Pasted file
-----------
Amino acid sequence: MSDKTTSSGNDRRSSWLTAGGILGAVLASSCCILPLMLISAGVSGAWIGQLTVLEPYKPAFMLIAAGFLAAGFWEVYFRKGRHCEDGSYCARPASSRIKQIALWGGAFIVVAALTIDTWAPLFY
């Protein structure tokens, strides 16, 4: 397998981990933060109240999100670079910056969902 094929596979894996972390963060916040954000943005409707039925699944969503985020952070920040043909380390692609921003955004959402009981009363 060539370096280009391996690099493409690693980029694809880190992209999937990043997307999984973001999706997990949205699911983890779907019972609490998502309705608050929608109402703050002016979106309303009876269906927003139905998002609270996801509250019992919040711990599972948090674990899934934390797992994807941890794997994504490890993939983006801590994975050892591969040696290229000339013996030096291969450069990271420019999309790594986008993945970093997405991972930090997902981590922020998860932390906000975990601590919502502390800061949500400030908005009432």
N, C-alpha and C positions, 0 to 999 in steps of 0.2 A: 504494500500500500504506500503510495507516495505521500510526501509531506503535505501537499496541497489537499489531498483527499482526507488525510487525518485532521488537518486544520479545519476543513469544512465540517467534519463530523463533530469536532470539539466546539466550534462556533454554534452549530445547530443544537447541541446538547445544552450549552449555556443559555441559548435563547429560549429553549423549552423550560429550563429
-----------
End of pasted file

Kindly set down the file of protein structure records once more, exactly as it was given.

Amino acid sequence: MSDKTTSSGNDRRSSWLTAGGILGAVLASSCCILPLMLISAGVSGAWIGQLTVLEPYKPAFMLIAAGFLAAGFWEVYFRKGRHCEDGSYCARPASSRIKQIALWGGAFIVVAALTIDTWAPLFY
């Protein structure tokens, strides 16, 4: 397998981990933060109240999100670079910056969902 094929596979894996972390963060916040954000943005409707039925699944969503985020952070920040043909380390692609921003955004959402009981009363 060539370096280009391996690099493409690693980029694809880190992209999937990043997307999984973001999706997990949205699911983890779907019972609490998502309705608050929608109402703050002016979106309303009876269906927003139905998002609270996801509250019992919040711990599972948090674990899934934390797992994807941890794997994504490890993939983006801590994975050892591969040696290229000339013996030096291969450069990271420019999309790594986008993945970093997405991972930090997902981590922020998860932390906000975990601590919502502390800061949500400030908005009432």
N, C-alpha and C positions, 0 to 999 in steps of 0.2 A: 504494500500500500504506500503510495507516495505521500510526501509531506503535505501537499496541497489537499489531498483527499482526507488525510487525518485532521488537518486544520479545519476543513469544512465540517467534519463530523463533530469536532470539539466546539466550534462556533454554534452549530445547530443544537447541541446538547445544552450549552449555556443559555441559548435563547429560549429553549423549552423550560429550563429